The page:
Foreign nationals dealing with the Thailand Criminal Law System should be aware of some keynote differences between the Thailand criminal law system and criminal systems of Western common law jurisdictions:
(1) It is possible in Thailand to file criminal charges privately. This means unlike common law countries, cases do not necessarily have to be referred to the public prosecutor (Attorney General in Thailand) but may be filed by aggrieved individuals directly.
(2) There is no jury system in Thailand. Criminal cases are decided by judges only.
(3) The police are often overburdened in Thailand. Accordingly aggrieved individuals often choose to retain an attorney to prepare charges to be filed with the police.
(4) There are Royal Pardons issued periodically in Thailand. That said, no defendant should ever expect a royal pardon to be issued in any particular case.
(5) Constitutional protections are not as certain nor as reliable as in Western common law countries such as the United States; there have been dozens of constitutions in Thailand.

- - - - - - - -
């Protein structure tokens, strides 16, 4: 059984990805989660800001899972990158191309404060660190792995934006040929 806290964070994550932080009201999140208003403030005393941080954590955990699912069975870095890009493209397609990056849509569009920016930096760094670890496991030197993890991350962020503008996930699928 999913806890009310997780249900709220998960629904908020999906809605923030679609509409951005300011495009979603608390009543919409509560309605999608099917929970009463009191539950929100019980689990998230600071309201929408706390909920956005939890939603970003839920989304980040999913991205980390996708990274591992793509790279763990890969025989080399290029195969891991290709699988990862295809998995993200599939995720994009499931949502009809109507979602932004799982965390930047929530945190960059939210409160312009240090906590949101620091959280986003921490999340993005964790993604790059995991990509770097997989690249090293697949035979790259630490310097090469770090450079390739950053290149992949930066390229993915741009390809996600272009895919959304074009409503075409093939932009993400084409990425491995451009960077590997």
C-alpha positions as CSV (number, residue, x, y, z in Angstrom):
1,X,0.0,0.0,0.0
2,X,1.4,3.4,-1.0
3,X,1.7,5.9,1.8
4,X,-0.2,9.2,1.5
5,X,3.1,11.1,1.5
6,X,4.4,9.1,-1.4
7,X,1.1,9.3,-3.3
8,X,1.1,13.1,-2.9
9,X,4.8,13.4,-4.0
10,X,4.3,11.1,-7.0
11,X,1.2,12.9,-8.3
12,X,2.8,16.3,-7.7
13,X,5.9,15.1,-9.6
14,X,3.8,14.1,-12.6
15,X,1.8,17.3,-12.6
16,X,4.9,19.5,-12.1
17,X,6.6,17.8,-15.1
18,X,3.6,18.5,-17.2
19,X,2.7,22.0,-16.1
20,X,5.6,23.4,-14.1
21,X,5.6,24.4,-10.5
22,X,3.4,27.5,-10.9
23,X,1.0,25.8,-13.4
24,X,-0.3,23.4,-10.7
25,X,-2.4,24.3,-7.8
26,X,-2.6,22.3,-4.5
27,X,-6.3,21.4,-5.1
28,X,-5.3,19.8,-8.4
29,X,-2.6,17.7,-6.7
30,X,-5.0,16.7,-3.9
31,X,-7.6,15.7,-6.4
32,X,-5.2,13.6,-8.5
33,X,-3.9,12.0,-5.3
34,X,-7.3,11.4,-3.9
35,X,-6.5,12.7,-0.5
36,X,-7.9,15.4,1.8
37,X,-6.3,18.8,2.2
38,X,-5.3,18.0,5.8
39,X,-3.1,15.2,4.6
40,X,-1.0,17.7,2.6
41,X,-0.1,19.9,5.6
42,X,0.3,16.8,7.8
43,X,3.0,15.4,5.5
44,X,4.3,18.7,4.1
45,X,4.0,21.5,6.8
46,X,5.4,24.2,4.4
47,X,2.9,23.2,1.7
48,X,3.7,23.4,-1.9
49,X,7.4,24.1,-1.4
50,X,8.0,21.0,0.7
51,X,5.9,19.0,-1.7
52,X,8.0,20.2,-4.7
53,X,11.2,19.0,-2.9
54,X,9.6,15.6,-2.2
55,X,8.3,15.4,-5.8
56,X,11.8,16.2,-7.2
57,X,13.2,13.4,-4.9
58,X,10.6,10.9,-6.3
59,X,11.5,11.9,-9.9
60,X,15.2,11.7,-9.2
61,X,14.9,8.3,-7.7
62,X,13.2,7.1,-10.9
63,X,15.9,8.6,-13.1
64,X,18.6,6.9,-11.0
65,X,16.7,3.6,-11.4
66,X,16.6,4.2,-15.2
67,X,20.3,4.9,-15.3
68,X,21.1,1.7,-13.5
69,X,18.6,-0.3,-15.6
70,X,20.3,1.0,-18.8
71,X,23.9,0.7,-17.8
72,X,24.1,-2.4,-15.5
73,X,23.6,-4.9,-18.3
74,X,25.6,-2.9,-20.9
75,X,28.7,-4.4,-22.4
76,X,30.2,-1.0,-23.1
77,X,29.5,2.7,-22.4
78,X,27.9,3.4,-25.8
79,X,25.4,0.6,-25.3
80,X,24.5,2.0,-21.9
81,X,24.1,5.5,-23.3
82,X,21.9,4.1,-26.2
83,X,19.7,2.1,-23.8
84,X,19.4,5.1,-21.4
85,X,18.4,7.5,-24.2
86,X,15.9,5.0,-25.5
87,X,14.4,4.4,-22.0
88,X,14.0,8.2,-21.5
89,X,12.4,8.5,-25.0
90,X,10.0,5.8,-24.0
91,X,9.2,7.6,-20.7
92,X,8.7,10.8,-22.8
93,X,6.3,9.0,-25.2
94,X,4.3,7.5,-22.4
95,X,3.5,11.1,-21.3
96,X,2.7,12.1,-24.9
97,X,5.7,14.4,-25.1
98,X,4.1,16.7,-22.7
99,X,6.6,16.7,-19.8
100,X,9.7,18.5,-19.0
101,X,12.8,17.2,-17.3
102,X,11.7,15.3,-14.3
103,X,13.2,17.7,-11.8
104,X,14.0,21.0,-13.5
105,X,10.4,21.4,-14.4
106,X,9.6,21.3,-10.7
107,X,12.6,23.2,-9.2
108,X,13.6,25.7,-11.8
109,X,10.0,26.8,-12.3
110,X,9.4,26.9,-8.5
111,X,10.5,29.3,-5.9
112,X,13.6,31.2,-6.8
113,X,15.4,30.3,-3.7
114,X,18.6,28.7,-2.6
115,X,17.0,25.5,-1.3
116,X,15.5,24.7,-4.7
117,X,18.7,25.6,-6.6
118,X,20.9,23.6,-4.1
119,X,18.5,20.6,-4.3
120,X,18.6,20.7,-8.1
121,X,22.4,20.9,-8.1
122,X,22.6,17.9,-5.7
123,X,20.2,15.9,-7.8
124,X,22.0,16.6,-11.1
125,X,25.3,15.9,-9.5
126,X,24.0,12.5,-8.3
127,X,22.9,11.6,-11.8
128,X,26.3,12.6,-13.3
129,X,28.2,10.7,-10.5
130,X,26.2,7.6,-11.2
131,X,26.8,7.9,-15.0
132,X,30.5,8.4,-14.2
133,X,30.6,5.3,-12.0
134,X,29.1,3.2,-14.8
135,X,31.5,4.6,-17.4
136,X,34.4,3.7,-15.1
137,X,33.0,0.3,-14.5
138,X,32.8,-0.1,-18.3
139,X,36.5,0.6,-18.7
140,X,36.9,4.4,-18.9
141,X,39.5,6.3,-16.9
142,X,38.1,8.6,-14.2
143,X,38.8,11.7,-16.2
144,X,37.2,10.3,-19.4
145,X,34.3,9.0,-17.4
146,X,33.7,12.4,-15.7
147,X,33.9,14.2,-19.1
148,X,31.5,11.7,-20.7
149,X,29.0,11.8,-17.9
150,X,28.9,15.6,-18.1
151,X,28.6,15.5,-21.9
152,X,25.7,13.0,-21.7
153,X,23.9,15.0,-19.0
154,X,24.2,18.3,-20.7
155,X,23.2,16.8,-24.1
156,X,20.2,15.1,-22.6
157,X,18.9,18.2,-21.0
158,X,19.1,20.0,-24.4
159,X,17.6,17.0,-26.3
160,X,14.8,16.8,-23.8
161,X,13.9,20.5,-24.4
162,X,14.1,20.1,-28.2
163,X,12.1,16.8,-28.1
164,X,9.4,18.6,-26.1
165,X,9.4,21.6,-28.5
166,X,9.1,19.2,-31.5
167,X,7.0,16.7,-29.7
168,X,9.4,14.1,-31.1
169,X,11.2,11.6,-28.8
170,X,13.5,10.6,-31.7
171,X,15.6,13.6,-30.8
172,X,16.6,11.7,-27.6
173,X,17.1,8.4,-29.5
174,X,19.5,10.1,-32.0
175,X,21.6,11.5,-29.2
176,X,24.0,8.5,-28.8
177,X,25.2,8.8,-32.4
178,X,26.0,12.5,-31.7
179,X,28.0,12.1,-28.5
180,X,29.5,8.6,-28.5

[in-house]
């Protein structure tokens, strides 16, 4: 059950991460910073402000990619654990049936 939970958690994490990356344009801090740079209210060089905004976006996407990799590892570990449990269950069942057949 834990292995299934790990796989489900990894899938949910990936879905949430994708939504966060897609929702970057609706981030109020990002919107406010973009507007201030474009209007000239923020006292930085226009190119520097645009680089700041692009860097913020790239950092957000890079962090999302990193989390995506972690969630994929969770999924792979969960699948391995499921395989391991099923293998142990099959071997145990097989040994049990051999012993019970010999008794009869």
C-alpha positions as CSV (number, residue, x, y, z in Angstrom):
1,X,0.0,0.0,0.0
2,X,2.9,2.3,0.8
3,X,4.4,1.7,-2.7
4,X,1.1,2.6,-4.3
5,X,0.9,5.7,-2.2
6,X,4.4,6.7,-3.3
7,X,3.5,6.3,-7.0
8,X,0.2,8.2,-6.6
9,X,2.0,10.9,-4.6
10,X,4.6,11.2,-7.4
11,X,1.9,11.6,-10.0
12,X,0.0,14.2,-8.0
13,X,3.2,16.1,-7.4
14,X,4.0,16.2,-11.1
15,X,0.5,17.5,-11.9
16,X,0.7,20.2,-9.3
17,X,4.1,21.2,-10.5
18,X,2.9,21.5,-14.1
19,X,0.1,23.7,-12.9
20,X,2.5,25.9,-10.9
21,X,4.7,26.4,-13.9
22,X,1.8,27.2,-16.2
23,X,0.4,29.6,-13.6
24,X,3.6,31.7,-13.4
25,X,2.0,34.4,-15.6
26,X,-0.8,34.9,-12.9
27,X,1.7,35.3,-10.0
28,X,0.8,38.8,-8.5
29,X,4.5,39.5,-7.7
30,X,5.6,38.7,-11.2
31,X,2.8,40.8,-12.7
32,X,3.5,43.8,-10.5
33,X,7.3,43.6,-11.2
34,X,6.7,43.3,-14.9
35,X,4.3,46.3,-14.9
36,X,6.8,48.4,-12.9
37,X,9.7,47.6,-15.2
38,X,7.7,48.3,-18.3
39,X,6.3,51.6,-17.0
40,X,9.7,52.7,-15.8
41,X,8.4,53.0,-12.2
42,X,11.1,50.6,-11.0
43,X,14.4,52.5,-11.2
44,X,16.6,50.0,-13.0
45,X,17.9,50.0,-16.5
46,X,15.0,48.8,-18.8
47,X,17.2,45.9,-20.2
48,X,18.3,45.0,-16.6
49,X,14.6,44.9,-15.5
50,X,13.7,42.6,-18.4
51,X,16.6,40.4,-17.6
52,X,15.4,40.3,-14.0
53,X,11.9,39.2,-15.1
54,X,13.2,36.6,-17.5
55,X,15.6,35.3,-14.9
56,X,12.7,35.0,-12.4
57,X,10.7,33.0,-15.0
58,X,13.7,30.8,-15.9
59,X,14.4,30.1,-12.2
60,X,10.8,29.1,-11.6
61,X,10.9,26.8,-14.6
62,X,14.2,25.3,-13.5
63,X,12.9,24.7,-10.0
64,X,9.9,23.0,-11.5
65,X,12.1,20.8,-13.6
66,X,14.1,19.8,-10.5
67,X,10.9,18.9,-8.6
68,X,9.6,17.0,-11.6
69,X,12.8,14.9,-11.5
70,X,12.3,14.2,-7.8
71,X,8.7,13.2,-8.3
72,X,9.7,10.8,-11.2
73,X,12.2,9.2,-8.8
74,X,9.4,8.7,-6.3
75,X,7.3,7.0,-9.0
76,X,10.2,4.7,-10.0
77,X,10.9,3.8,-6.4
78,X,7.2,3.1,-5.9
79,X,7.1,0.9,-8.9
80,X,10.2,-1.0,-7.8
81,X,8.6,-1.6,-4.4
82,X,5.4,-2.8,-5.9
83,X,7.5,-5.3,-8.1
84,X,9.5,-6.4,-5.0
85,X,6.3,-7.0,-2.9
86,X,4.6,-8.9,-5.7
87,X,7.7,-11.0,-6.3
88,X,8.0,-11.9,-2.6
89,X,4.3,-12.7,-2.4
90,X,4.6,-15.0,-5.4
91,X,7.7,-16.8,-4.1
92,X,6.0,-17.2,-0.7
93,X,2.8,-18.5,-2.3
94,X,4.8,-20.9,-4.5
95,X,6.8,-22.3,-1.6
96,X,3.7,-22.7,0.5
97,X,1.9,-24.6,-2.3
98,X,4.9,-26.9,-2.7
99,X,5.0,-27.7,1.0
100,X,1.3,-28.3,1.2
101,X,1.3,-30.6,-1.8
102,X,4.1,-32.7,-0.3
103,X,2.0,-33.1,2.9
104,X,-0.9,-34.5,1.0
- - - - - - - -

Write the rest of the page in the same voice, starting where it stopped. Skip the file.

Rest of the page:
(6) The body of common law cases that you can find in western law countries does not exist to the same extent in Thailand. Although there are Supreme Court case decisions that are important for the development of the law of Thailand, they do not have the same weight as in common law countries. Thailand criminal law is primarily statute based and gives broad discretion to the judge adjudicating the case.
(7) There is significant interest and activity in various international treaties and procedures such as prisoner exchange programs and extradition. This is due to the fact that Thailand has a large transient foreign population that often requires utilization of these extraordinary measures.